Using the internet is as easy as ABC. However, the terminologies and technicalities that come with it when choosing plans and packages might seem intimidating. Understanding the differences and the meanings of the terms should not be difficult, and we are here to help you avoid confusion from now on. We will do our best to explain each and every term as simply as possible. Let’s go!
Before anything else, we will go through the kinds of internet offered in the market right now. Fiber, DSL, cable, and satellite internet are the most accessible type of internet you may encounter, depending on your location. What is the difference between them?
- DSL – this type of internet is somehow the same as a dial-up network, but the internet and phone line runs from different frequencies. If you were to compare the digital subscriber line to other types of internet, it is better than satellite internet, but it is slower than fiber and cable internet.
- Satellite – this is often used in rural and underserved areas. It is mostly slower than DSL internet as it requires an open space without any obstacles to keep it working correctly. You will use a satellite dish to send and receive data. One of the satellite providers that you can trust is Hughesnet internet.
- Cable – this is a decent service for people who cannot afford fiber optic internet. Just like the name, it uses cable wires to provide users a faster internet speed. Most suburban and urban areas use this type of internet because of affordability.
- Fiber – Fiber optic internet is the top-tier internet due to its speed and reliability. However, cable internet providers are doing everything to catch up with it. One of the issues with fiber optic services is that it does not have an excellent coverage like cable and DSL. It works by transmitting data through tiny glass fibers.
Terminologies and technicalities
- Latency – if you are experiencing long wait times when searching for something on the internet, that is called latency. It is the measured time in sending and receiving the data back. For example, when searching for something on Google, you might have experienced a slight delay from time to time. That delay is the latency we are talking about, so keep in mind that lower latency is always better. You will often see latency measured by milliseconds.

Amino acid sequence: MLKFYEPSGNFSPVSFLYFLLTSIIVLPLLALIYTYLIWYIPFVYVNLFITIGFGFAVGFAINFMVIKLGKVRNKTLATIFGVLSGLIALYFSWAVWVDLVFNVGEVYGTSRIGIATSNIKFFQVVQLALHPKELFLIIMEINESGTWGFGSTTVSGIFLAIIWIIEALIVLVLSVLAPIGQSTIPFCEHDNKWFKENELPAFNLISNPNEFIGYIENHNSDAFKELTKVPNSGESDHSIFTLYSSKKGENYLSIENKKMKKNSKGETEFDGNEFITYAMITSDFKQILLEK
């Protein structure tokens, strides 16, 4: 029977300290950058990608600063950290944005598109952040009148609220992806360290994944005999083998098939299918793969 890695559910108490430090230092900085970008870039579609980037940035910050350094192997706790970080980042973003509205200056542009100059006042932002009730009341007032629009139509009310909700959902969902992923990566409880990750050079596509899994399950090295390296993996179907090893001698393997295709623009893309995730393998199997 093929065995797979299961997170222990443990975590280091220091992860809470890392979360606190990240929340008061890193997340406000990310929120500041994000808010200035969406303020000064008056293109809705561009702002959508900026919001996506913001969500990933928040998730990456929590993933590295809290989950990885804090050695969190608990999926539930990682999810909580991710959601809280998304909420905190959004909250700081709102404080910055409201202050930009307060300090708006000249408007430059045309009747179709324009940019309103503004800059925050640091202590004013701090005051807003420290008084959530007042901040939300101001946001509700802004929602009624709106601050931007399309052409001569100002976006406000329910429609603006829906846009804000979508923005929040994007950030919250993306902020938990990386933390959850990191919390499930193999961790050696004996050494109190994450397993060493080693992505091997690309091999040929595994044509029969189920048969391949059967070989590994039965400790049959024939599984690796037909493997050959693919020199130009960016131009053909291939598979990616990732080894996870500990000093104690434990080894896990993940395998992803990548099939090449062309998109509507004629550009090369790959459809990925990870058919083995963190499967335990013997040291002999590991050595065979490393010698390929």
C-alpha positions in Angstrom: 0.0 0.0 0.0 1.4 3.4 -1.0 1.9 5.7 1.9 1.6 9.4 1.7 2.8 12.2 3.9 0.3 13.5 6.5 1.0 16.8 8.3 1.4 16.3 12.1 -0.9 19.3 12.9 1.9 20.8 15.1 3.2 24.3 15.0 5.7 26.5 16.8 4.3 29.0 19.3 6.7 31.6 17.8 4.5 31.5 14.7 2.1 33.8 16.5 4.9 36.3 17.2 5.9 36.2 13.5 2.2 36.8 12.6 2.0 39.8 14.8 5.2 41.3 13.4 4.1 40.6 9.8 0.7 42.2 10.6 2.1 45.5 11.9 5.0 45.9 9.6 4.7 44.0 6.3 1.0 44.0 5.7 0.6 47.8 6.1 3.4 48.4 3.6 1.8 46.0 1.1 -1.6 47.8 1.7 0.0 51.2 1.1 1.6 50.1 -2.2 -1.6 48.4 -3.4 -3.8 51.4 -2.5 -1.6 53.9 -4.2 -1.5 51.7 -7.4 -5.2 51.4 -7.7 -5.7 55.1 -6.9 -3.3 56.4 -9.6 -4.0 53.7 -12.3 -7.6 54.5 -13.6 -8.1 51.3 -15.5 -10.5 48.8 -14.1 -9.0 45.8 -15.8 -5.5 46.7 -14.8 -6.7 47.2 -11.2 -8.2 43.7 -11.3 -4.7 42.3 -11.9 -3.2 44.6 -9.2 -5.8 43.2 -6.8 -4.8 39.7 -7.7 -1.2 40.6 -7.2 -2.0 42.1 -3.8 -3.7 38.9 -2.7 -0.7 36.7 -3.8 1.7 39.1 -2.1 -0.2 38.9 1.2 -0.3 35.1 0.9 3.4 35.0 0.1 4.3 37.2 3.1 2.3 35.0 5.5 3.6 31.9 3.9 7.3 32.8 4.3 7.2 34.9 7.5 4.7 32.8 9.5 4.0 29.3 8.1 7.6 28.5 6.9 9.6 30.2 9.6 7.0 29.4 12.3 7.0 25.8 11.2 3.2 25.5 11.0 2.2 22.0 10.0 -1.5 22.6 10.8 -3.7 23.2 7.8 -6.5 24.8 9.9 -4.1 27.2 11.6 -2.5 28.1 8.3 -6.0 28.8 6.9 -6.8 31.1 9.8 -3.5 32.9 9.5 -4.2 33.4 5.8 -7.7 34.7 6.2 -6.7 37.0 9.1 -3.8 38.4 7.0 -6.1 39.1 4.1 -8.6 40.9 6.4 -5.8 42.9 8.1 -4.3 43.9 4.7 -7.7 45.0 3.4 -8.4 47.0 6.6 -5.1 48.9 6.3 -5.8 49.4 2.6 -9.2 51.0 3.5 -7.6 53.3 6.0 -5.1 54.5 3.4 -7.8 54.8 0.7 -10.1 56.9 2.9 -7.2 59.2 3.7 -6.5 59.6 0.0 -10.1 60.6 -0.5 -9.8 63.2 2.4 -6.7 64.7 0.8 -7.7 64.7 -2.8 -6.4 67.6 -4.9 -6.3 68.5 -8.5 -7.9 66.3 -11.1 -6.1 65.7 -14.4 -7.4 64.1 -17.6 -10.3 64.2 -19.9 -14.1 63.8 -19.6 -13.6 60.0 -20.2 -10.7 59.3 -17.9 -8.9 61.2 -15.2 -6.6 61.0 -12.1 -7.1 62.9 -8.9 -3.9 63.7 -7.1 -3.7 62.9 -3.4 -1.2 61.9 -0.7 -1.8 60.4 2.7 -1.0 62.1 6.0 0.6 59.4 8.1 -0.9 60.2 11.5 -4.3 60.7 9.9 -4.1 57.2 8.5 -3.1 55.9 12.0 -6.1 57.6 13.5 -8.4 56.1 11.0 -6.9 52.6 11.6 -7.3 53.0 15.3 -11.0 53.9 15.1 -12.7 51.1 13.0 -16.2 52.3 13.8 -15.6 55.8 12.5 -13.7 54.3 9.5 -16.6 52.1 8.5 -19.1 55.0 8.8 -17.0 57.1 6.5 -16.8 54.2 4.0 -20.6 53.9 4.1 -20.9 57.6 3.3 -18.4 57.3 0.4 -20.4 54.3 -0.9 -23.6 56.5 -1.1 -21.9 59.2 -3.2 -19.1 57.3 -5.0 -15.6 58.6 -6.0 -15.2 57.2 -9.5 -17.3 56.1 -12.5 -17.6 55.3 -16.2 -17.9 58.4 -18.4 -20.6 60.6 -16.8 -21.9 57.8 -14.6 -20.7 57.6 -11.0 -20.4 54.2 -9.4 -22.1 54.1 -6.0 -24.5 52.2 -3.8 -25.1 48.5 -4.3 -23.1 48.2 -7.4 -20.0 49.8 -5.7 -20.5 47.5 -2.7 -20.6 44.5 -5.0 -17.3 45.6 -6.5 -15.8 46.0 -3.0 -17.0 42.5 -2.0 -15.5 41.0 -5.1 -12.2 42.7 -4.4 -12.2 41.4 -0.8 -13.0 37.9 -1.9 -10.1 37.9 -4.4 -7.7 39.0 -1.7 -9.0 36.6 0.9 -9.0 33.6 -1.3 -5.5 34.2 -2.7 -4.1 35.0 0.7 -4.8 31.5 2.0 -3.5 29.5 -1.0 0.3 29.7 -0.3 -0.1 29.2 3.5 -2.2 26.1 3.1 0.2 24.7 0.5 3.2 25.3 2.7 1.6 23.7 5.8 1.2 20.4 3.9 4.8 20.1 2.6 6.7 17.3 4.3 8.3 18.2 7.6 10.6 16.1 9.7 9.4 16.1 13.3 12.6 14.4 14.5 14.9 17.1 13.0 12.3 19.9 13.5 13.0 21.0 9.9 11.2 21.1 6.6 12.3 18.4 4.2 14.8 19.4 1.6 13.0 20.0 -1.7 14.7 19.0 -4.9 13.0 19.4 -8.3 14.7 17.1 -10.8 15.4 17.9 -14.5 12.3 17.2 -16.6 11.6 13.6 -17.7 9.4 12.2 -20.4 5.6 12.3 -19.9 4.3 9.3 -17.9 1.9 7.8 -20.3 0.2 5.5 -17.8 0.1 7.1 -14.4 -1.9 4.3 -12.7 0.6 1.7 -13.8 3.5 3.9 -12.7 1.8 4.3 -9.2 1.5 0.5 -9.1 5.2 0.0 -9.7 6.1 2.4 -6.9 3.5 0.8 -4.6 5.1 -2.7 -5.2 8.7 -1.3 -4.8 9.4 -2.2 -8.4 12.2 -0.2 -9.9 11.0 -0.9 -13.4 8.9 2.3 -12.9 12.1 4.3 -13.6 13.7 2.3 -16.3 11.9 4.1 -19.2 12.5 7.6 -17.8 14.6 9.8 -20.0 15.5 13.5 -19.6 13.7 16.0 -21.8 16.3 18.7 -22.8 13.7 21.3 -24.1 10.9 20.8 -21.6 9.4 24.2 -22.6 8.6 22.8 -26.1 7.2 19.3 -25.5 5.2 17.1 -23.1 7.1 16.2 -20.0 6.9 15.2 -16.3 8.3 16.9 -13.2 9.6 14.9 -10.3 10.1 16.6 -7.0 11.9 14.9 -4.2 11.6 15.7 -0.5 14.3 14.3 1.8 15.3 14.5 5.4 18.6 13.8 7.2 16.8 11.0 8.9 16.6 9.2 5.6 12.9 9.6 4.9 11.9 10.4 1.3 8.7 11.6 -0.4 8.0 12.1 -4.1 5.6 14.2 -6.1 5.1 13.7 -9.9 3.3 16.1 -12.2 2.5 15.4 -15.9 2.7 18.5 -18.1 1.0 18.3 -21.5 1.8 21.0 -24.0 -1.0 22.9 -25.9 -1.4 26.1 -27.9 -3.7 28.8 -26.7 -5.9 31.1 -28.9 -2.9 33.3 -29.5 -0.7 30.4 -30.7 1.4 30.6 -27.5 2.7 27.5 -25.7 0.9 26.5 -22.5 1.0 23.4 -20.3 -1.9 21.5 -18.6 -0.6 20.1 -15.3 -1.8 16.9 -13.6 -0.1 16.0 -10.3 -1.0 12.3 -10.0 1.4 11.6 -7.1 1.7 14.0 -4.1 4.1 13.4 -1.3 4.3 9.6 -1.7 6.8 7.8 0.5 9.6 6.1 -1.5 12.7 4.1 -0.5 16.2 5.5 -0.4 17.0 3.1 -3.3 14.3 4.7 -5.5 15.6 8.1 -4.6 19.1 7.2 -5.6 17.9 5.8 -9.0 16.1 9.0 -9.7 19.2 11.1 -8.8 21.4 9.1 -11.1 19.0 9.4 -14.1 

If you are into online gaming, you will see the term “ping” on your screen. When the ping is higher, the “lag” or the delay you are experiencing is worse. However, ping is not the actual latency. It is the request you “ping” to the server, and the ping rate tells you how long it gives you the response.
- Bandwidth – a common misconception regarding bandwidth is that it also pertains to your internet speed. Bandwidth is the measurement of the amount of data your service can deliver to your device. For example, you called for food delivery for 20 people. The amount of food the deliveryman can carry on a single trip. Unlike latency, higher bandwidth is excellent for you.
- Bytes and bits – you may often see megabytes, gigabytes, and kilobytes. Bytes are often used in measuring data sizes like photos, movies, and other files. On the other hand, bits are used to measure internet speed like 10Mbps, 50Mbps, etc. If you know the data size of something you want to download and your internet speed, you can easily estimate the download time.
- Download and upload speed – usually, download speeds are advertised in internet plans and packages. When talking about download speed, it pertains to how fast your network can get information from the server. On the flip side, upload speed refers to how fast your network can send data to the server. Download speeds are always advertised because it is more vital than the upload speed.
- Bandwidth caps – also known as data caps, this is a limit some internet service providers impose on their customers. Once you reach and exceed their set limit, they will charge you extra fees. If you are a hardcore gamer or streamer, you might want to go for an unlimited internet service to avoid these additional fees.
How much speed do I need?
Determining the speed you need will depend on how often you use the internet, how many people will use it, and what you will use it for. These factors should be your first considerations before coming up with a final decision. Also, look for reliable internet providers that are not only after your hard-earned money.